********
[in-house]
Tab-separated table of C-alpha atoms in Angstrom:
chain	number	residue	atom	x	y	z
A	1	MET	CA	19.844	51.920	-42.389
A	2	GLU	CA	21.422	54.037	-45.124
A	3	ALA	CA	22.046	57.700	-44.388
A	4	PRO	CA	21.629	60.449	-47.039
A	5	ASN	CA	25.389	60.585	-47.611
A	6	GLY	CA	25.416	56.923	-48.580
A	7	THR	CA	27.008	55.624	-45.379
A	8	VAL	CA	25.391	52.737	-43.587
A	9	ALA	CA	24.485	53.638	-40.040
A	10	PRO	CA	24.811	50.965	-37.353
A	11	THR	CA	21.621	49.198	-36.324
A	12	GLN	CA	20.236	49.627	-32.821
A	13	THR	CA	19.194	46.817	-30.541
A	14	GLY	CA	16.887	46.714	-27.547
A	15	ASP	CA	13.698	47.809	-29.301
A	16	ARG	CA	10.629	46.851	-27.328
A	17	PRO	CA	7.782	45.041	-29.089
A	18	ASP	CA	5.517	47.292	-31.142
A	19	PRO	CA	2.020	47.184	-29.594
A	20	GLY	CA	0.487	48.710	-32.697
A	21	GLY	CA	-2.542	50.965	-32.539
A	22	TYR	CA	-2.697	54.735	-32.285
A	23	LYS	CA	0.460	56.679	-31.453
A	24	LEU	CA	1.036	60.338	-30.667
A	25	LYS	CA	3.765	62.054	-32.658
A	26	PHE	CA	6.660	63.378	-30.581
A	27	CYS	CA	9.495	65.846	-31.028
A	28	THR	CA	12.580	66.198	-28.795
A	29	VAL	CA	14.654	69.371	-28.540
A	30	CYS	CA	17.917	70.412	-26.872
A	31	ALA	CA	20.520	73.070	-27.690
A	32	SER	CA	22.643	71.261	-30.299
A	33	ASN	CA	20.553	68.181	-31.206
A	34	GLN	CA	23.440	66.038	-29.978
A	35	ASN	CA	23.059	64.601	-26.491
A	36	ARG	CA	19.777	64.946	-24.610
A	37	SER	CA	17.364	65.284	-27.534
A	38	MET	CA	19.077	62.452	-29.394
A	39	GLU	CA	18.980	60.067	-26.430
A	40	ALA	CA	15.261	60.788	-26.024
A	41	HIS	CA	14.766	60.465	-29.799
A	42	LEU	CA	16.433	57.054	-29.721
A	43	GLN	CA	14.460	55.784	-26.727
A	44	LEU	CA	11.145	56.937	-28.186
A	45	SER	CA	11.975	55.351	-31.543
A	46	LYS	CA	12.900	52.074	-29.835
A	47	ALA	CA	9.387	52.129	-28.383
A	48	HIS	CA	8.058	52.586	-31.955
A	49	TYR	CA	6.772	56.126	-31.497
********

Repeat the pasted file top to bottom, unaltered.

[in-house]
Tab-separated table of C-alpha atoms in Angstrom:
chain	number	residue	atom	x	y	z
A	1	MET	CA	19.844	51.920	-42.389
A	2	GLU	CA	21.422	54.037	-45.124
A	3	ALA	CA	22.046	57.700	-44.388
A	4	PRO	CA	21.629	60.449	-47.039
A	5	ASN	CA	25.389	60.585	-47.611
A	6	GLY	CA	25.416	56.923	-48.580
A	7	THR	CA	27.008	55.624	-45.379
A	8	VAL	CA	25.391	52.737	-43.587
A	9	ALA	CA	24.485	53.638	-40.040
A	10	PRO	CA	24.811	50.965	-37.353
A	11	THR	CA	21.621	49.198	-36.324
A	12	GLN	CA	20.236	49.627	-32.821
A	13	THR	CA	19.194	46.817	-30.541
A	14	GLY	CA	16.887	46.714	-27.547
A	15	ASP	CA	13.698	47.809	-29.301
A	16	ARG	CA	10.629	46.851	-27.328
A	17	PRO	CA	7.782	45.041	-29.089
A	18	ASP	CA	5.517	47.292	-31.142
A	19	PRO	CA	2.020	47.184	-29.594
A	20	GLY	CA	0.487	48.710	-32.697
A	21	GLY	CA	-2.542	50.965	-32.539
A	22	TYR	CA	-2.697	54.735	-32.285
A	23	LYS	CA	0.460	56.679	-31.453
A	24	LEU	CA	1.036	60.338	-30.667
A	25	LYS	CA	3.765	62.054	-32.658
A	26	PHE	CA	6.660	63.378	-30.581
A	27	CYS	CA	9.495	65.846	-31.028
A	28	THR	CA	12.580	66.198	-28.795
A	29	VAL	CA	14.654	69.371	-28.540
A	30	CYS	CA	17.917	70.412	-26.872
A	31	ALA	CA	20.520	73.070	-27.690
A	32	SER	CA	22.643	71.261	-30.299
A	33	ASN	CA	20.553	68.181	-31.206
A	34	GLN	CA	23.440	66.038	-29.978
A	35	ASN	CA	23.059	64.601	-26.491
A	36	ARG	CA	19.777	64.946	-24.610
A	37	SER	CA	17.364	65.284	-27.534
A	38	MET	CA	19.077	62.452	-29.394
A	39	GLU	CA	18.980	60.067	-26.430
A	40	ALA	CA	15.261	60.788	-26.024
A	41	HIS	CA	14.766	60.465	-29.799
A	42	LEU	CA	16.433	57.054	-29.721
A	43	GLN	CA	14.460	55.784	-26.727
A	44	LEU	CA	11.145	56.937	-28.186
A	45	SER	CA	11.975	55.351	-31.543
A	46	LYS	CA	12.900	52.074	-29.835
A	47	ALA	CA	9.387	52.129	-28.383
A	48	HIS	CA	8.058	52.586	-31.955
A	49	TYR	CA	6.772	56.126	-31.497